Today, Eldest graduates from college. Like all major life events, this gives me pause to remember. I remember the morning my wife’s water broke. It was July 1st and she wasn’t due until August 4th. It was four weeks before the due date and we were both concerned.
It shouldn’t have surprised me that my wife went into labor early. She is early to everything, she comes from a long line of women who are early to everything.
I called the doctor’s office, which was closed, and was given the number for the on-call answering service. I called the number and the man on the other side asked his scripted questions. “What is her due date? How far apart are her contractions?” and so on.
When I told him her contractions were many minutes apart, he asked if this was our first child. It was. He told me to call back when the contractions were two minutes apart.
I wanted to reach through the phone, grab him by the neck, and shake him, but I did not.
Instead, I took a deep breath and said, “Let me start again; my wife is due August 4th.” And then I stopped. There was a long silence on the line and suddenly the faceless voice on the line said, “Ooohhh. She is four weeks early!” I could almost hear the panic in his voice as he told me he would page the on call doctor immediately, and if I didn’t hear from the doctor in twenty minutes, I should call back.
Eldest was born the next day. She was healthy and happy. At least I think she was happy. She didn’t say much those first few weeks and months, so I cannot be absolutely sure. In fact, she didn’t say much the first few years. Beloved and I would often have to encourage her to use her words, which she adamantly refused to do.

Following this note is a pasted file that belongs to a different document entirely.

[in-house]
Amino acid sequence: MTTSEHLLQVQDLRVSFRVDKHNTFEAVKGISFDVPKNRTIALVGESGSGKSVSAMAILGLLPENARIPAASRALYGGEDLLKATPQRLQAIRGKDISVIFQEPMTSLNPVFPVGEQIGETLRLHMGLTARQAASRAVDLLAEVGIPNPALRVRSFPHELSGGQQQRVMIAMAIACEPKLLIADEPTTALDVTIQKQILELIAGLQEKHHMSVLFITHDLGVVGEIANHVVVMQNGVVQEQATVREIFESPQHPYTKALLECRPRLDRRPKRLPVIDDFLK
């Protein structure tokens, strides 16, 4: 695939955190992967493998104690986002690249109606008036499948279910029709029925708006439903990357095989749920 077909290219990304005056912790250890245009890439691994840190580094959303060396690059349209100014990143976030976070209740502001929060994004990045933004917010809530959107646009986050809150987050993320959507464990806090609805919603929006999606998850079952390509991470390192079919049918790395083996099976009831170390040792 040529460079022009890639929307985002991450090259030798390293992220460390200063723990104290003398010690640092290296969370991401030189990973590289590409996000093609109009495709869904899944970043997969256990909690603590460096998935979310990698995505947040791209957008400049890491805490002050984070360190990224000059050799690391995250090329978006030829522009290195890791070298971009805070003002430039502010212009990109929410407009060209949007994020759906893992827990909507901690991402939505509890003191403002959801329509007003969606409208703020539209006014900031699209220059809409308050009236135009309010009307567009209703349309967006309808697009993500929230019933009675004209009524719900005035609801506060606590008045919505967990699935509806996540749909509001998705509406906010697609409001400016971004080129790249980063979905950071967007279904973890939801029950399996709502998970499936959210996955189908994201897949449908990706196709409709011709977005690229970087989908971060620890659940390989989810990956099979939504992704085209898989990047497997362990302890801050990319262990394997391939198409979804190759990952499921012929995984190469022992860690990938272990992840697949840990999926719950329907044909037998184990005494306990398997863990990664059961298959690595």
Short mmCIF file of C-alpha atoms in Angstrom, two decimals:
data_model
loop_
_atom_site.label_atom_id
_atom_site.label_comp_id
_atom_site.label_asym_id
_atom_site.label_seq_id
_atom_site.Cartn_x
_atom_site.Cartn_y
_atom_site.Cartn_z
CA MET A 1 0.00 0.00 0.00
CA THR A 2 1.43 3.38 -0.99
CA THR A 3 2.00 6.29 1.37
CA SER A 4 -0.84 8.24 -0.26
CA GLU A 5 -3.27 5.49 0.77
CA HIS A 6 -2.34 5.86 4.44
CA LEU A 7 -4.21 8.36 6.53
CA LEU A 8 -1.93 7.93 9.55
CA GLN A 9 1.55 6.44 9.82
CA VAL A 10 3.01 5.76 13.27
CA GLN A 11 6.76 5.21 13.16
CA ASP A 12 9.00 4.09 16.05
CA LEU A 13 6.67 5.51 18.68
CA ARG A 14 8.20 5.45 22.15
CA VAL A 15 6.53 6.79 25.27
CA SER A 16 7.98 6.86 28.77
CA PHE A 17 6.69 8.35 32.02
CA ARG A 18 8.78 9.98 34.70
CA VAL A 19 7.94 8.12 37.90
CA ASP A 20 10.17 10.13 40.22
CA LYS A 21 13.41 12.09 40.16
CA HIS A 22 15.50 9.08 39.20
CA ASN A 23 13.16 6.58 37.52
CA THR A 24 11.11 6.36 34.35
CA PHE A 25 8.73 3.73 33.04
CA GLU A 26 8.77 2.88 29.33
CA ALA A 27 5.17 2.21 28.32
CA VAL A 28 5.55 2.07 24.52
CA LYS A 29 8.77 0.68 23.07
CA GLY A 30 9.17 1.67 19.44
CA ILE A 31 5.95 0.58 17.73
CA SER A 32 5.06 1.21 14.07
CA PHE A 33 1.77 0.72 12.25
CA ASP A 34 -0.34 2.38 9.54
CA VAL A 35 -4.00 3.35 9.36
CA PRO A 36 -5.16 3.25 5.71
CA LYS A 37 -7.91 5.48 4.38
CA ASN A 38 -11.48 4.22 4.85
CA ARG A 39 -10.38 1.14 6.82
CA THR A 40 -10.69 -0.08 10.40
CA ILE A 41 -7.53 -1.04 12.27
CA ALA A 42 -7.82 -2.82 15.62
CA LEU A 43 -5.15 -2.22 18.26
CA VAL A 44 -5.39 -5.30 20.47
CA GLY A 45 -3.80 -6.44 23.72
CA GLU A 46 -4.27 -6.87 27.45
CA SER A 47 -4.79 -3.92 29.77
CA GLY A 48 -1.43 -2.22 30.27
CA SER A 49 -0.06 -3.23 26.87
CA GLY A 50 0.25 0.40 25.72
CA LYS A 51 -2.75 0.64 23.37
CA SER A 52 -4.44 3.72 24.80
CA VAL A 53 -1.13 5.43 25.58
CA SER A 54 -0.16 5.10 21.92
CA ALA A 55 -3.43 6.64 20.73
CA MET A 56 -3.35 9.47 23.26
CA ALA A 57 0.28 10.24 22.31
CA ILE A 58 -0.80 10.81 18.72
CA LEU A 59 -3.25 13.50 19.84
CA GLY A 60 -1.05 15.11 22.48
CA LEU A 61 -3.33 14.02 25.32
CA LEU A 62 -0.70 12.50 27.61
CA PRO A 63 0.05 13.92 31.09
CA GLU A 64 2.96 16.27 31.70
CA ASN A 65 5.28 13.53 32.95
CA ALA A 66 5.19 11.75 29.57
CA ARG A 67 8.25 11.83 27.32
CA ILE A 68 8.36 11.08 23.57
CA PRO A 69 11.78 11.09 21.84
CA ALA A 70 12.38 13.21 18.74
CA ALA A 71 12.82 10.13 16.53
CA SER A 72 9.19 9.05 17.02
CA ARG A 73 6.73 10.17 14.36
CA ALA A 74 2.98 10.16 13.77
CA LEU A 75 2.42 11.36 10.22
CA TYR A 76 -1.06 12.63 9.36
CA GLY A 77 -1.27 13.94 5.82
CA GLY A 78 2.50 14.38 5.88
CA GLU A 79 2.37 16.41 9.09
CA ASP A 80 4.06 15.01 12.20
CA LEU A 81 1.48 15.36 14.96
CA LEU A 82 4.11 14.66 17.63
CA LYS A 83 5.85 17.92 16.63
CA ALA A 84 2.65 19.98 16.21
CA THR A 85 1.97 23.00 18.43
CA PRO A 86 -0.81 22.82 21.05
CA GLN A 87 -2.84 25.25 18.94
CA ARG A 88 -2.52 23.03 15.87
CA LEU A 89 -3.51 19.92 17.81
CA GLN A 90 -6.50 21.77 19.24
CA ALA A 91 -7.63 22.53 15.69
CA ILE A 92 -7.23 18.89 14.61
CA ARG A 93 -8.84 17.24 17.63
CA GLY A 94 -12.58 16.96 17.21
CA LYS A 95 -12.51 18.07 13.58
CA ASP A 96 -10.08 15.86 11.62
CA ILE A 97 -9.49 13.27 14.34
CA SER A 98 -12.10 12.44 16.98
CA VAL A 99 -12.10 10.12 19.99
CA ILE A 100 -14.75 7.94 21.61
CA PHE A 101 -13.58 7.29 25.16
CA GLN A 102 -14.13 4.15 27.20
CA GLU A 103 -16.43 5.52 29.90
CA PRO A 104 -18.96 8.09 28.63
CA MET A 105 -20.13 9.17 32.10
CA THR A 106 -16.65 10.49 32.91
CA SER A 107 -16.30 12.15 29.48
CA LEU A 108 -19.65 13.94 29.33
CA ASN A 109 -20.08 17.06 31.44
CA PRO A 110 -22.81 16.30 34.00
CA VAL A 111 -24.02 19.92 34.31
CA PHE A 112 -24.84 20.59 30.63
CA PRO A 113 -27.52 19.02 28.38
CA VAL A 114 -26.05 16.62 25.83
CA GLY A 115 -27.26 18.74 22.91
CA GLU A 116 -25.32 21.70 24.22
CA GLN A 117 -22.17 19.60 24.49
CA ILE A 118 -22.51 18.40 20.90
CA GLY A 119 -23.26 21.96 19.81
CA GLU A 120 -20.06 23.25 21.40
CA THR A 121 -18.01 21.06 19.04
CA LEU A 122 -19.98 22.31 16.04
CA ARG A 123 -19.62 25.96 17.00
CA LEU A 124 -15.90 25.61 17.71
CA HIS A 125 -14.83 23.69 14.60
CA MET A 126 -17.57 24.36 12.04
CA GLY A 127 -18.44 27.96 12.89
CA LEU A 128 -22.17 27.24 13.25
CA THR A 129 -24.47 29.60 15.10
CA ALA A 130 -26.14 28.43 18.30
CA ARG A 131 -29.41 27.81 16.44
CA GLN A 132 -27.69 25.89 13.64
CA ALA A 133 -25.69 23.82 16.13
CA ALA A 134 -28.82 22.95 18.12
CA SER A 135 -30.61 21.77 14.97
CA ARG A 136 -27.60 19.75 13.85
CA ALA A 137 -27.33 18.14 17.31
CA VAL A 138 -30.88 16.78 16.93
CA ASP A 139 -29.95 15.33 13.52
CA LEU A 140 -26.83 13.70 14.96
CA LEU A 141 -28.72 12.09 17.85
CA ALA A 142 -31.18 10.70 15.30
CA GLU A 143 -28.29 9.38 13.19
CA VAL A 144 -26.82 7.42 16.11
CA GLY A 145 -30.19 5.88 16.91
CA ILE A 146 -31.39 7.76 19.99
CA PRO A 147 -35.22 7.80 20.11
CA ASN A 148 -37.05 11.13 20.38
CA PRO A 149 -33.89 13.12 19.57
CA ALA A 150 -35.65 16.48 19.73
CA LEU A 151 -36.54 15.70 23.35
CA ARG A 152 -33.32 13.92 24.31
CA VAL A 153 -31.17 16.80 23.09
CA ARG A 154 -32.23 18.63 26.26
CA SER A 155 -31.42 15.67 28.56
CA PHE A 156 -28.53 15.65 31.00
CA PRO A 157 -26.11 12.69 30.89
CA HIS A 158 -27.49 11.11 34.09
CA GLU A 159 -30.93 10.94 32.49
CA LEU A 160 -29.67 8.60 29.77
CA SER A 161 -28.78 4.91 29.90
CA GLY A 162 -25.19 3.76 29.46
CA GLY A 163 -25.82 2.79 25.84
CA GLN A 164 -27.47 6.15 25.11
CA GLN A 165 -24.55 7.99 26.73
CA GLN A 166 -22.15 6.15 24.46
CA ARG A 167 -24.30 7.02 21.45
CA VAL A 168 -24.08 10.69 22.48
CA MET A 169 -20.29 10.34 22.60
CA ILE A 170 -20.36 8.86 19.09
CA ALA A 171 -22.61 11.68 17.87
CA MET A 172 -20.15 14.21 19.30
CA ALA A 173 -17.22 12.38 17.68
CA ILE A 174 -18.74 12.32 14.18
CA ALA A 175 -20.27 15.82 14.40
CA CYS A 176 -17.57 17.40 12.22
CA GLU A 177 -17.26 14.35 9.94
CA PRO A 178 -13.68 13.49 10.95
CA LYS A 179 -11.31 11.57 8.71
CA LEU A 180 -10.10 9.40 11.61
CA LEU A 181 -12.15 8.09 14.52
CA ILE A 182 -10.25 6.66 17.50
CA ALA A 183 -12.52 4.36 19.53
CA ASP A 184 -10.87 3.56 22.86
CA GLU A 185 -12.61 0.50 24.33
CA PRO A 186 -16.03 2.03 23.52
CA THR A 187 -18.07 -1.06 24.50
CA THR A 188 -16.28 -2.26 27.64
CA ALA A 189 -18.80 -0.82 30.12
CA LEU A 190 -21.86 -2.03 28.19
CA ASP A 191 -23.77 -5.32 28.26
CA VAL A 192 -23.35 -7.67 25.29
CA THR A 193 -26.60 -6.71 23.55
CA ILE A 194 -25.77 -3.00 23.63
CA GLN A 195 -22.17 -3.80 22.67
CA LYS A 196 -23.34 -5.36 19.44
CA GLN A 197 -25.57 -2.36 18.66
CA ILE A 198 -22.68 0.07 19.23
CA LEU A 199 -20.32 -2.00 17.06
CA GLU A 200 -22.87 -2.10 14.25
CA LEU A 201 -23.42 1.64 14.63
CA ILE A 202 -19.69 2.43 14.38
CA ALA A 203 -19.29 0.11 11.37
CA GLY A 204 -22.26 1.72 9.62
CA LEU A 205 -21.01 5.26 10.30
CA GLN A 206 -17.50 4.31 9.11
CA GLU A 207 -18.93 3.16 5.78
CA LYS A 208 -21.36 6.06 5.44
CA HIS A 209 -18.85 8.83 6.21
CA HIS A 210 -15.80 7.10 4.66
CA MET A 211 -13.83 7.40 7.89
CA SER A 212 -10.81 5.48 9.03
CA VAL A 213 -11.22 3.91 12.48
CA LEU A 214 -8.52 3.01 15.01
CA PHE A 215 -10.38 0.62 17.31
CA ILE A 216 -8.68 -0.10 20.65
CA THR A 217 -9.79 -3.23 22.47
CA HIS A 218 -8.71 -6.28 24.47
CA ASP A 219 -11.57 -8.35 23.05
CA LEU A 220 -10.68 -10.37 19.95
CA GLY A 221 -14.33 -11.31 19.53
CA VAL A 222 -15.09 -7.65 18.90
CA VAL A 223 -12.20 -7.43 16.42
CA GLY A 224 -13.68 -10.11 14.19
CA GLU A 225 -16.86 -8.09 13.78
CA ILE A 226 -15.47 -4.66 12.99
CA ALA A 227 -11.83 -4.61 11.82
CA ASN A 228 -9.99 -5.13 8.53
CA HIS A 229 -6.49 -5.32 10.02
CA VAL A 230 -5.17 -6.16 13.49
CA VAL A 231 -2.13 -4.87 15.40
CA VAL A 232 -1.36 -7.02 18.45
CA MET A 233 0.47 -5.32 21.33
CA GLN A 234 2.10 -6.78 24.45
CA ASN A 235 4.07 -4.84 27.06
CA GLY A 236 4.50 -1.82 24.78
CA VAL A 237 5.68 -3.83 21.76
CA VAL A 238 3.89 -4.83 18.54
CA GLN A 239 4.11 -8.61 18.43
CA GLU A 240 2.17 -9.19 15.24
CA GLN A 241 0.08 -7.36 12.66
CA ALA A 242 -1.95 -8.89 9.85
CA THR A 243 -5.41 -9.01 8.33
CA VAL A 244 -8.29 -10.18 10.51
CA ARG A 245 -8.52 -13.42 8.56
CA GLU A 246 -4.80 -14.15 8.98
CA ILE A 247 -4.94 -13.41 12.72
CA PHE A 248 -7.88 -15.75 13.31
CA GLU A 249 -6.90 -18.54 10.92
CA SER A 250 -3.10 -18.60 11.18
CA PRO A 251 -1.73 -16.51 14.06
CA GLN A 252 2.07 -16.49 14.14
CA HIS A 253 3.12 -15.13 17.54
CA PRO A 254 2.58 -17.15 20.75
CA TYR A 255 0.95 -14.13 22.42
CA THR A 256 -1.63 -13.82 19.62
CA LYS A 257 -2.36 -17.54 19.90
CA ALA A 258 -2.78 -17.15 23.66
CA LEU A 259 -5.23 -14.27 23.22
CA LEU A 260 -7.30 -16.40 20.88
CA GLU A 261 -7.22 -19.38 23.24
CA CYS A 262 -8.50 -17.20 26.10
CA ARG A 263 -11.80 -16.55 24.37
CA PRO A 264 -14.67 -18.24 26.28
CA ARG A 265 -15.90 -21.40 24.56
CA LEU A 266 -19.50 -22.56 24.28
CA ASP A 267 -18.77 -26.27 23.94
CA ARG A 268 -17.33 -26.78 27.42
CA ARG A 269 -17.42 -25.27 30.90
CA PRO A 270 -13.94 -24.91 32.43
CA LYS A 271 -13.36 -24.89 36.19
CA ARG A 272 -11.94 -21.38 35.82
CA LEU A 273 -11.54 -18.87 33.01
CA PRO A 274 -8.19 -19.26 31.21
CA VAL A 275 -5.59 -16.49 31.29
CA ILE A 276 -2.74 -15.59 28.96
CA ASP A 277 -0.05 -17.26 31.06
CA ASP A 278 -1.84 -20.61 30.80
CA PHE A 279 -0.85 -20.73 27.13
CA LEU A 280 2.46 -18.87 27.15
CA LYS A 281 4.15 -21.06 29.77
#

For most of her time in grade school, middle school, and high school, Eldest wanted to be an engineer. She took all the math and science classes she could. She took classes on electricity and computer aided drawing. And we still had to remind her to use her words.
Today, three years after graduating from high school, Eldest graduates from college. Like her entrance into the world, and in the tradition of her mother, grandmother, and great-grandmother, who all believe that being on time is late, she is graduating early.
Today, Eldest graduates with a degree, not in math or science, but English. Apparently, all those years of admonishing her to use her words stuck with her and now she writes—and wow, does she write! (Check her blog out at kaleigh.distaffen.com)
So, Eldest, congratulations on finishing your baccalaureate degree. I am in awe of your quiet strength, your tender wit, and your firmly caring heart. I am proud of you and can’t wait to see what this new chapter in your life brings.